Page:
I have walked so many streets since West Virginia. At first I went looking for beautiful streets, streets with cobblestones and cathedrals, and in Virginia, streets with brick. I wanted to feel weightless. I wanted to wear loafers and write poetry. That’s what happens in Europe, you write poetry. The words come to you, tripping over the stones under your feet, swirling on the surface of your wine. They whistle past in a zephyr through the trees. They fall like rain in your leather bound journal, splashing in droplets of ink that disintegrate into letters. Don’t they? No, I was just Casper in Europe. Casper who liked women more than words, and Southern whiskey more than wine. I never could write poetry anyways. Just as I never liked baking. The words are measured and exact, weighted perfectly. In prose, words melt together in the senses, sometimes you need more cilantro but the only measuring cup you’ll use is your palette. That’s right, I am writing now- feel free to disentangle yourself from my melancholic character and notice how each line is the same distance south from the line before. Feel how many pages are left in your right hand, before you are done with me forever. Poor Casper. Lonely in Edinburgh. Nothing to write about, really, but long, long Nicholson Street where I am banished, at the end, by the trees and the Sainsbury’s. It isn’t even called Nicholson Street at the end, it’s called Craigmillar Park and no one knows where that is. At the end, in Craigmillar Park, all the houses are the same height. In Edinburgh! Land of hilltop castles and Arthur’s disoriented Seat! In Europe, land of tall gothic churches every two blocks to break up the skyline! No, in Craigmillar Park every house is the same height, and made of the same stones, like an old brown stone suburb. My first day here I saw a cat napping on a slate roof and I thought, maybe I am in Europe. And then I thought, I should be writing a poem, and then I thought, Casper you can’t write poetry because you aren’t any good at it, I sighed in relief. And then I remembered that just because I’m not any good at poetry doesn’t mean I’m not any good at prose, or reading a book, or learning the god damn bagpipe. So, naturally, I picked up a book, read five pages, picked up a bottle of Jack Daniels that I had picked up at Sainsbury’s, drank half of it, and went down Nicholson Street with the intention of picking up a woman. Because that, I am good at. The only problem with picking up women in Edinburgh is that they are all pear shaped and sad-looking. Or maybe I just thought they were sad-looking, because it made me sad to look at them.  Either way, Casper, your blond haired pro(an? I’m truly sorry)tagonist is celibate.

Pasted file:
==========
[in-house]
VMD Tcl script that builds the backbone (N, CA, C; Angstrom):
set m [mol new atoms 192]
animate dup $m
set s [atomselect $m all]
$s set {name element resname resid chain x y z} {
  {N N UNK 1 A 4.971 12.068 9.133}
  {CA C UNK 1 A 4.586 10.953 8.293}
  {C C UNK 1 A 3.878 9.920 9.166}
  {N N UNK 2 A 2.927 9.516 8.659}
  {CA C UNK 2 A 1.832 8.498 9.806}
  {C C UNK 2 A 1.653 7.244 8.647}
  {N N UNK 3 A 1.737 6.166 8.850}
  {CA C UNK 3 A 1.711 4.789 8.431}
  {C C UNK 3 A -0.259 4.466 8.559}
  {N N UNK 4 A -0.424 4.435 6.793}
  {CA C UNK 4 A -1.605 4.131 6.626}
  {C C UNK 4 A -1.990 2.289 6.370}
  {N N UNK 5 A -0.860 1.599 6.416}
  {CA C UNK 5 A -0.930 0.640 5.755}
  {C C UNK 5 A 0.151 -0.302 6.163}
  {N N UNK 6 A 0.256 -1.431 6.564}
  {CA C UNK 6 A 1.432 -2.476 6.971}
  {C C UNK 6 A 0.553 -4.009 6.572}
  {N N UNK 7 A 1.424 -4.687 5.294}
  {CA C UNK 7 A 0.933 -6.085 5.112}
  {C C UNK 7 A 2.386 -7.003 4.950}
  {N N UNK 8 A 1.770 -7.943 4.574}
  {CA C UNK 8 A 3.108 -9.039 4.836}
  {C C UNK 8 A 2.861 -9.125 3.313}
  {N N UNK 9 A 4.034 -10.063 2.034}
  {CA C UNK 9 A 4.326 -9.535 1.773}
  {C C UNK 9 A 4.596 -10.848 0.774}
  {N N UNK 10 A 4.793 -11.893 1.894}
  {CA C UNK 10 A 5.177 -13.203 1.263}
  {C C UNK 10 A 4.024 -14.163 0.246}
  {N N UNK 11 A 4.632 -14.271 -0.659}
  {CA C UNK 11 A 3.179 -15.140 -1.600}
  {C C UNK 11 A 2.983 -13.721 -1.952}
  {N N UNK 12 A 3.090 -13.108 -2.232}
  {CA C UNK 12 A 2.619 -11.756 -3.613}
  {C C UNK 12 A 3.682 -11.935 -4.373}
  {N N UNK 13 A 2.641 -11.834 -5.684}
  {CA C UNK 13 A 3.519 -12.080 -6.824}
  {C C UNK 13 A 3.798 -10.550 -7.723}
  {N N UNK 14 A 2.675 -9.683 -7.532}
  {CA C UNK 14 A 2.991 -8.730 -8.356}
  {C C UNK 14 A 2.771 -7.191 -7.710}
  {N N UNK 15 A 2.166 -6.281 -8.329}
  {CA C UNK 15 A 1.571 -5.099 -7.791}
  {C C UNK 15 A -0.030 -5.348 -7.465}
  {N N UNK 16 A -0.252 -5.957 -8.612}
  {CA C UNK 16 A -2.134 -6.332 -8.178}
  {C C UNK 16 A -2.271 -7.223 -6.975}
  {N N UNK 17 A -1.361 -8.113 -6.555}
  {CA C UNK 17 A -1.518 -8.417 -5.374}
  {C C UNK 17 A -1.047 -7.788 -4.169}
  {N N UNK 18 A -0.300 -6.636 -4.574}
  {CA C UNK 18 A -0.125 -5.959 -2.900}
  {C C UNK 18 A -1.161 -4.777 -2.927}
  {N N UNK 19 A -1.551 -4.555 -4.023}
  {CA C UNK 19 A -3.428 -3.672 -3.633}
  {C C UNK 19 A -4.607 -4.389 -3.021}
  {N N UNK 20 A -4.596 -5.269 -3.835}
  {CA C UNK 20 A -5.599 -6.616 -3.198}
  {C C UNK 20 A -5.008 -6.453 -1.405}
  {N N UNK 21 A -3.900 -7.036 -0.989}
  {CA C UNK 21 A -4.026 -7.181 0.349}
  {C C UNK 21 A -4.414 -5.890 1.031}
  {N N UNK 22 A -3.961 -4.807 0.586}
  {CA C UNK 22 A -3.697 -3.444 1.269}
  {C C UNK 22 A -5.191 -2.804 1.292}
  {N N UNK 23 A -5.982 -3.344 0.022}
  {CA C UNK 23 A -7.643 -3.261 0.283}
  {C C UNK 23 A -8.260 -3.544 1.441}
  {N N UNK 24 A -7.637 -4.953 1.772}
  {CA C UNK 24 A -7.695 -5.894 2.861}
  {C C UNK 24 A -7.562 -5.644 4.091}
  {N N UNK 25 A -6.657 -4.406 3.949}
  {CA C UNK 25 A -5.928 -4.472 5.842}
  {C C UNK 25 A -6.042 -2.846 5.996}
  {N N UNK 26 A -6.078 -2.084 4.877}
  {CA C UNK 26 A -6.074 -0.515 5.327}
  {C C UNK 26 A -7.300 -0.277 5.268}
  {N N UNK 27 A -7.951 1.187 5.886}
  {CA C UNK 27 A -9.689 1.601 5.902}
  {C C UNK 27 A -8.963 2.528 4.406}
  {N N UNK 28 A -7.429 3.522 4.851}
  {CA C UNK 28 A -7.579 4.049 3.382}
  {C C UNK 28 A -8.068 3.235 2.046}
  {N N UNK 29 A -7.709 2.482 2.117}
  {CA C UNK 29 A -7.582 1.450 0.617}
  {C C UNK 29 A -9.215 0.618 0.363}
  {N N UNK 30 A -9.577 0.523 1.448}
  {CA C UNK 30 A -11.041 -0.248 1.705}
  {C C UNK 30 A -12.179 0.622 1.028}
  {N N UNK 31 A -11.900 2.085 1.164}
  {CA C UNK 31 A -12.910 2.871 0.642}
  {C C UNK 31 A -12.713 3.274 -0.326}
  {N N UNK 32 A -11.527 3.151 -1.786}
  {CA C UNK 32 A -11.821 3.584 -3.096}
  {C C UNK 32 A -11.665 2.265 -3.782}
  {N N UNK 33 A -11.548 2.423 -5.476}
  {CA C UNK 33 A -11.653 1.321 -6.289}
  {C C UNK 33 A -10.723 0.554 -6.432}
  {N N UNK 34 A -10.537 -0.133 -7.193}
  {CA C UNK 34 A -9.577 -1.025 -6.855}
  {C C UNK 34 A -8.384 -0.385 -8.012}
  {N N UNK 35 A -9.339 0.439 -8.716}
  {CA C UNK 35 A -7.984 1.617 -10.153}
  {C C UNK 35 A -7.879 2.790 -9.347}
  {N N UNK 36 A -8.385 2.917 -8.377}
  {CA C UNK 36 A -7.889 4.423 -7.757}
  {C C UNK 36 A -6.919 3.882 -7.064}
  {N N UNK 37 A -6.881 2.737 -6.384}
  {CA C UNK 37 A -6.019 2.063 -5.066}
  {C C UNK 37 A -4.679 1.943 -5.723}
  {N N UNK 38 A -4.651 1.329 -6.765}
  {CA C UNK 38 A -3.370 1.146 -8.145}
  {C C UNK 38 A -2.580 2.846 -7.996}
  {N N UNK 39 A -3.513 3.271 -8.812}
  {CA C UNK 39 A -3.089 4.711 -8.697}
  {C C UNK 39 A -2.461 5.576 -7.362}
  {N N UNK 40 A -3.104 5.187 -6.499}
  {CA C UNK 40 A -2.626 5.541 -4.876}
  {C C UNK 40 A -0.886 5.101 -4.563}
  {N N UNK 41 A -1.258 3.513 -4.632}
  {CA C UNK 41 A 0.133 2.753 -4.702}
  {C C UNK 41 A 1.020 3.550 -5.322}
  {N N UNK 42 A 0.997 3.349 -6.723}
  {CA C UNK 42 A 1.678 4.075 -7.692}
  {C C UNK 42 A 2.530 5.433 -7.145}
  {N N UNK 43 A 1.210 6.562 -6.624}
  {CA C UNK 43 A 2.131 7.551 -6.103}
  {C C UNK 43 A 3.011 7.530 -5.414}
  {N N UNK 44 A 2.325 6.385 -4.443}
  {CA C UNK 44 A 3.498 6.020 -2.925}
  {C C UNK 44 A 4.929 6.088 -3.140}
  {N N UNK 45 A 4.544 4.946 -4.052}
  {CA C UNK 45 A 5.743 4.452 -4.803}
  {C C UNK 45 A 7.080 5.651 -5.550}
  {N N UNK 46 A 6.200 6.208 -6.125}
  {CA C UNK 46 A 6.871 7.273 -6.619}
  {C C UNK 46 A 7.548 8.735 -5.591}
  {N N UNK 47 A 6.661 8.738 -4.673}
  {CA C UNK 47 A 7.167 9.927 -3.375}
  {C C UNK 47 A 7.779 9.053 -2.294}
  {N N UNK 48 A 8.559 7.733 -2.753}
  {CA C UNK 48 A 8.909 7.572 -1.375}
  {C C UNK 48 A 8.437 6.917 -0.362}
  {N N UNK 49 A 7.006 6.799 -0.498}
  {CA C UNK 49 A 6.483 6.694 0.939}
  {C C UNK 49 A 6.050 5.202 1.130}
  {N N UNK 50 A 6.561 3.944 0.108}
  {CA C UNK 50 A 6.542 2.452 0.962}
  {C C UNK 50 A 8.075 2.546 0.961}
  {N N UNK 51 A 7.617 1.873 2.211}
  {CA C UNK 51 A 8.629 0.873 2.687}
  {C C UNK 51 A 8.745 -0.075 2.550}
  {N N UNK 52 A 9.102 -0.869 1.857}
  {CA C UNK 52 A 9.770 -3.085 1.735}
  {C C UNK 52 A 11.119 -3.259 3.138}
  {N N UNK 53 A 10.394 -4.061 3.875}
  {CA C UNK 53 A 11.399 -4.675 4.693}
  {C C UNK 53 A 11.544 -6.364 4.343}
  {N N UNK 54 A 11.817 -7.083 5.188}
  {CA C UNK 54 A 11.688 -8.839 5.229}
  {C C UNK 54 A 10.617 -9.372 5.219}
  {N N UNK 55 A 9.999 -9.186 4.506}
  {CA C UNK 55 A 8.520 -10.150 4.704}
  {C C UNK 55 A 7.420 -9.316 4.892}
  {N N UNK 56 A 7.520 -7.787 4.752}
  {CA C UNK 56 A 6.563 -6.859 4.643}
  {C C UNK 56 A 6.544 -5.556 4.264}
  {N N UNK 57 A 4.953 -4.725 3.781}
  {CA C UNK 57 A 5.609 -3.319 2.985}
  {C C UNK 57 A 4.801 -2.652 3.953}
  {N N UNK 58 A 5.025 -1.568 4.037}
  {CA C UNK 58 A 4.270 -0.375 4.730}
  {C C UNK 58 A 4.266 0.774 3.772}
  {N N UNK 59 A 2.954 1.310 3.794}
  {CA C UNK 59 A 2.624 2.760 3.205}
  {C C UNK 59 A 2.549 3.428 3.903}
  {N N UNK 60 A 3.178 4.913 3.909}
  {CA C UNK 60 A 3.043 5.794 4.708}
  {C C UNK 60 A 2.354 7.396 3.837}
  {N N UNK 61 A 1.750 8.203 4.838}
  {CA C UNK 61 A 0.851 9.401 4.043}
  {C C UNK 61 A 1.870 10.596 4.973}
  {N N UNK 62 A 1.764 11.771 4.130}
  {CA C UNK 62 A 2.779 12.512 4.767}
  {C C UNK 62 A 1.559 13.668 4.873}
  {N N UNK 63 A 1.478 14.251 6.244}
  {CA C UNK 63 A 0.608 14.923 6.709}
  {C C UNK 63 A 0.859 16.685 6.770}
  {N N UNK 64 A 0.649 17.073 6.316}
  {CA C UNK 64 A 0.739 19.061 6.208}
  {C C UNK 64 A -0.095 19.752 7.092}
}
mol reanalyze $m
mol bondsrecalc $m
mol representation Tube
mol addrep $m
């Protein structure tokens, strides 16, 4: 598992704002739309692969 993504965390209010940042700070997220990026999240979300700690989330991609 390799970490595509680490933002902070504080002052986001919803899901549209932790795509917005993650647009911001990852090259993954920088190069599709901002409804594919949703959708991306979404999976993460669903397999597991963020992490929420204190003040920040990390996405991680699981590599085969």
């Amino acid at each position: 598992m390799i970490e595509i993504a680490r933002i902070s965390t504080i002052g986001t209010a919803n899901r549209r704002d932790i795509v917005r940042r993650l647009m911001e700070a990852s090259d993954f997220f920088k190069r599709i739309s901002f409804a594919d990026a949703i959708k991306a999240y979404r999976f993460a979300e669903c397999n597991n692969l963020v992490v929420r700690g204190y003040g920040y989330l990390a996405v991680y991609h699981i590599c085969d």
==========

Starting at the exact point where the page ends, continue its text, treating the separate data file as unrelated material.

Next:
But back to streets. Charlottesville, sunny and white. Downtown a wide, street-lanterned veranda with beach music playing and hippie joints that try too hard. Sweet Charlottesville, you were all brick and green with Jefferson smiling down at you like Colonel Sanders. Oh and Tennessee, flat tar streets with cowboy boots. The state where I never stopped dancing. Slovakia, my darling, with streets that didn’t know where to start, village streets with beetles and mud and gypsy footprints, town streets with cracked cement and countless apologies. Stop apologizing, my love! Your soccer fields are uneven, your gym has only seven machines, and yes the Hungarians are moving in, but the sun stays out and the snow falls thick and your whole dreamy country is filled with grapes! More beautiful even than Warsaw where I bought cartons of raspberries for a dollar, spilling them on the grimy streets, watching them trampled by stilettos. Oh and those stilettos led up to something miraculous! The longest legs you’ve ever seen, covered by the shortest skirts. Wide faces with high cheekbones and little noses and eyes. The tiniest earlobes and the downiest hair! Poland, your women are to die for! But, because I’m trapped on Nicholson Street, I’m sorry Craigmillar Park, discovering Julian’s roots (why isn’t HE stuck in Scotland?), I am remembering, with the faintest of smiles, the streets I have walked not a hundred times like Poland, or hundreds of times like Slovakia, or, and I’m gaining steam here, two thousand times like Charlottesville and Tennessee—but a million times…a million times I’ve walked the rancid streets of West Virginia. Morgantown, the soot from the coal mines in the south sprinkles over your potholes and your winding roads. The filth is comparable to Paris, my mountainous slut! Oh and your women, almost sexy before they balloon into true West Virginian mamas, wearing their makeup cake and sweatpants and sometimes if they’re really mean, their Carhartt jackets. But in West Virginia the people are real, the hippies are hippies and the tattoo artists know ancient Greek. The sluts put out and leave in the morning with a pat on the head, the professors don’t wear tweed to prove they read Rousseau, and everywhere, everywhere there is green. After it rains there is more green. You can blow the soot off the city like dandelion seeds and watch it float into the encroaching hills, disappearing in brooks and streams and cherry trees. West Virginia you are the most beautiful of all, you are my home covered in leaves, you are my lady!